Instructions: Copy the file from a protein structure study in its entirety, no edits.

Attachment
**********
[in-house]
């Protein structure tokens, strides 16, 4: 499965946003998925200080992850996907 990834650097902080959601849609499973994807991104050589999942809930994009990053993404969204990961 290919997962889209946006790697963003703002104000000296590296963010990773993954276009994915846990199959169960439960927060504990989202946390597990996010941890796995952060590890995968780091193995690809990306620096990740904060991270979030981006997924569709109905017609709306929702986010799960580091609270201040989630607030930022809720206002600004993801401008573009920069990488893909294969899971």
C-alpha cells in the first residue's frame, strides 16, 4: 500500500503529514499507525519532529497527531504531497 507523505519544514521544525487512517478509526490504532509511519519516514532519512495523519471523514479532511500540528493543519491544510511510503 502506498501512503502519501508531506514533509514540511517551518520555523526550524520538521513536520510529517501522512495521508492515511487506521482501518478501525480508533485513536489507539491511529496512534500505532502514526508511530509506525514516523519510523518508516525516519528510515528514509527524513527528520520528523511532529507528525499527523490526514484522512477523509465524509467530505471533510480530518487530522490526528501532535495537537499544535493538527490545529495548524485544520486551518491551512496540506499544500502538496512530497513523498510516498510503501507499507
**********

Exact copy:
[in-house]
């Protein structure tokens, strides 16, 4: 499965946003998925200080992850996907 990834650097902080959601849609499973994807991104050589999942809930994009990053993404969204990961 290919997962889209946006790697963003703002104000000296590296963010990773993954276009994915846990199959169960439960927060504990989202946390597990996010941890796995952060590890995968780091193995690809990306620096990740904060991270979030981006997924569709109905017609709306929702986010799960580091609270201040989630607030930022809720206002600004993801401008573009920069990488893909294969899971």
C-alpha cells in the first residue's frame, strides 16, 4: 500500500503529514499507525519532529497527531504531497 507523505519544514521544525487512517478509526490504532509511519519516514532519512495523519471523514479532511500540528493543519491544510511510503 502506498501512503502519501508531506514533509514540511517551518520555523526550524520538521513536520510529517501522512495521508492515511487506521482501518478501525480508533485513536489507539491511529496512534500505532502514526508511530509506525514516523519510523518508516525516519528510515528514509527524513527528520520528523511532529507528525499527523490526514484522512477523509465524509467530505471533510480530518487530522490526528501532535495537537499544535493538527490545529495548524485544520486551518491551512496540506499544500502538496512530497513523498510516498510503501507499507